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Introducing a Clownfish Pair

I am a reef keeper. I have been growing and selling coral for the last five years.

Creme the Mocha Storm Clownfish in Radioactive Dragon Eye Zoanthids

Creme the Mocha Storm Clownfish in Radioactive Dragon Eye Zoanthids

Types of Clownfish

Clownfish are one of the more common fish kept in the aquarium hobby. They are great beginner fish because they are hardy and "small." They have a ton of personality and will do all sorts of crazy things in the aquarium. Another reason they are so popular is that they are fairly easy to breed in captivity. These new captive-bred clownfish are normally much healthier and better equipped for the aquarium.

In addition to being captive-bred, there is a new trend for designer clowns. These designer fish come with special markings and patterns that are unique and selectively bred.

First, it helps to know which types of clownfish are out there. The common types of clownfish are:

  1. Maroon
  2. Tomato
  3. Percula
  4. Ocellaris.

These are ordered from the largest and most aggressive (maroon) to the smallest and most peaceful (Ocellaris).

Tank Size Recommendations

This is helpful for a few reasons. First, you must match the fish to the proper tank size. While fish may start off small, they grow very quickly. You will want to start with the correct tank size because it is harder to adjust your tanks as they grow. Secondly, if you put too many fish in a tank, they will become more territorial and your clownfish may not pair.

My recommendation is to keep a minimum of 20 gallons for Ocellaris and Percula pairs and 30 gallons for a Maroon or Tomato clownfish. And remember, this is the minimum tank size. There is a chance an Ocellaris (for example) could outgrow its 20-gallon tank. This is common as they mature enough to lay eggs and defend their territory.

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How to Pair Clownfish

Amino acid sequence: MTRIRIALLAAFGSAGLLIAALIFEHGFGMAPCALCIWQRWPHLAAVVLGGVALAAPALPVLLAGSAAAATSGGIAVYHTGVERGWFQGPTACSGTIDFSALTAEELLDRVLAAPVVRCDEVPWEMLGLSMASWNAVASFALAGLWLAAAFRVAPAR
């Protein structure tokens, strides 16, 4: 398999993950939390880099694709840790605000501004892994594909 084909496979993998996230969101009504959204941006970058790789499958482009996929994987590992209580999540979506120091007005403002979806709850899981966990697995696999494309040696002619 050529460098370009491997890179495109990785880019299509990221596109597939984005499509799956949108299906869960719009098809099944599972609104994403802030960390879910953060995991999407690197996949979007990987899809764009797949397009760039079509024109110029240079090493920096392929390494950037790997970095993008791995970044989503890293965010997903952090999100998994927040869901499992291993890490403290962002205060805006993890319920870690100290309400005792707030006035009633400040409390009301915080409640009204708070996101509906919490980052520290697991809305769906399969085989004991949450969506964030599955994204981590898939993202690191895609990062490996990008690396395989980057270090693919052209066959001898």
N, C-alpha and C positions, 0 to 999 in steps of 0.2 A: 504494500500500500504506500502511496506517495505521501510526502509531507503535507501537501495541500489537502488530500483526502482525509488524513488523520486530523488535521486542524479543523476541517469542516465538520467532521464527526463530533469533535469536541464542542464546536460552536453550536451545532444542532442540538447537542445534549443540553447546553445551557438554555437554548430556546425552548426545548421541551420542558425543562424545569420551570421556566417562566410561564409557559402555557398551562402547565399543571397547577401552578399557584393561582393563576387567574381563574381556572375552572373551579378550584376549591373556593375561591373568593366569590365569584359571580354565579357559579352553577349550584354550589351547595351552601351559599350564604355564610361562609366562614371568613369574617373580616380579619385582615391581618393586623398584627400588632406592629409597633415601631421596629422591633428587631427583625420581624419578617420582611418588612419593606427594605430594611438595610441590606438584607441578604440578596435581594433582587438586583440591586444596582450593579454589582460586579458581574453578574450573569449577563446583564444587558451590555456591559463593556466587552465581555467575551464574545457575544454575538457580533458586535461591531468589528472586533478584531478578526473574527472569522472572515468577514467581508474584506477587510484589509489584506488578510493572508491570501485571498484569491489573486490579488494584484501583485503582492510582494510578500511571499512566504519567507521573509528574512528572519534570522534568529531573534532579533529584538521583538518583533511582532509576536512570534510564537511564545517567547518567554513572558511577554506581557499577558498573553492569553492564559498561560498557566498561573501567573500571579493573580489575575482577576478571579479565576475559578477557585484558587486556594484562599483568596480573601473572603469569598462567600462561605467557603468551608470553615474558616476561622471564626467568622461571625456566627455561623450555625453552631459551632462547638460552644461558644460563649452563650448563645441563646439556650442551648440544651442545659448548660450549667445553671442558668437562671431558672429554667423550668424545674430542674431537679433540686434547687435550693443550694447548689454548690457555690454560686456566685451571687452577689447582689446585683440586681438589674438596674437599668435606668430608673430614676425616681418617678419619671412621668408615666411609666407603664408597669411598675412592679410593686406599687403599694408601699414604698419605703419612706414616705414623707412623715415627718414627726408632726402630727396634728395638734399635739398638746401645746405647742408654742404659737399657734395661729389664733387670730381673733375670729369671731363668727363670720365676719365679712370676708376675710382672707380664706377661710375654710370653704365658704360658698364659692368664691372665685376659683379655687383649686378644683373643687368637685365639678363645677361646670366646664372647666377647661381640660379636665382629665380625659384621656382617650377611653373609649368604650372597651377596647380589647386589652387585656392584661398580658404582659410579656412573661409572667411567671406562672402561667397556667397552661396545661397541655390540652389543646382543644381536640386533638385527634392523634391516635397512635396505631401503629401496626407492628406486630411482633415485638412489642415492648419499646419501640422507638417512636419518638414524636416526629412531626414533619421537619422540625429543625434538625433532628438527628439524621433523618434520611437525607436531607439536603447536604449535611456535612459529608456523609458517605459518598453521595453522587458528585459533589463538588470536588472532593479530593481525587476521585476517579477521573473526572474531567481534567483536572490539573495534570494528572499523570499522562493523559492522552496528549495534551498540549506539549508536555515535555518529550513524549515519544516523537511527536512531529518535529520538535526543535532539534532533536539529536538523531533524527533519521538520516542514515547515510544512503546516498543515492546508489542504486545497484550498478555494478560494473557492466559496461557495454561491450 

Once you have an established tank that is the right size, you can start looking into pairing your clowns. The more aggressive clownfish may not pair easily. . . so be cautious for the new fish's safety.

I have had really great success pairing fish with small habitat containers. Normally, they are sold for something like hermit crabs or reptiles. It's a clear container with a vented top. I put a couple of rocks or magnets at the bottom to hold it down. Then I place it near where the other clown fish's territory. I keep it in there for 1-2 days so they have time to adjust. Normally by the time I release the new fish, they will be ready to pair up.

You may also have success putting two new fish into a tank at the same time. This way neither have territory to defend immediately. This may lead to some conflict as they figure out their pecking order. Most of the time this will be safe, but it is important to watch for fins being nipped. This is more common for the aggressive clown types. If it happens too much, it is safer to take the clownfish out before other fish pick on it too.

Maroon Clownfish hosted by a Long Tentacle Anemone

Maroon Clownfish hosted by a Long Tentacle Anemone

Clownfish and Hosting

Clownfish do not need an anemone to be happy in a tank. But be aware that they may try to be hosted by other objects in the tank. If they choose a coral, chances are they will kill it by rubbing against it or by nipping at it often. Some coral are very hardy and may be able to handle the added stress.

In the picture above, you can see my clownfish happily hiding in a colony of Zoanthids. They are well adjusted to the fish and hardly close when it swims through. There are bare patches on the rocks where the fish picked clean. This is common as they prepare for laying eggs.

Other common items clownfish try to host are algae scrapers and magnets. This is one of the more unnatural items they could pick, but it is a very common story in the hobby.

The two anemones I recommend are bubble tip anemone and long tentacle anemone. Bubble tips are very beautiful and come in many colors. They tend to "pop" under actinic lighting. They can grow large but they are much smaller than most species. Be aware they can split. Long tentacle anemones grow very large and require more room. But I have the best chances of getting one to host a clownfish than any other type of anemone.

This content is accurate and true to the best of the author’s knowledge and is not meant to substitute for formal and individualized advice from a qualified professional.

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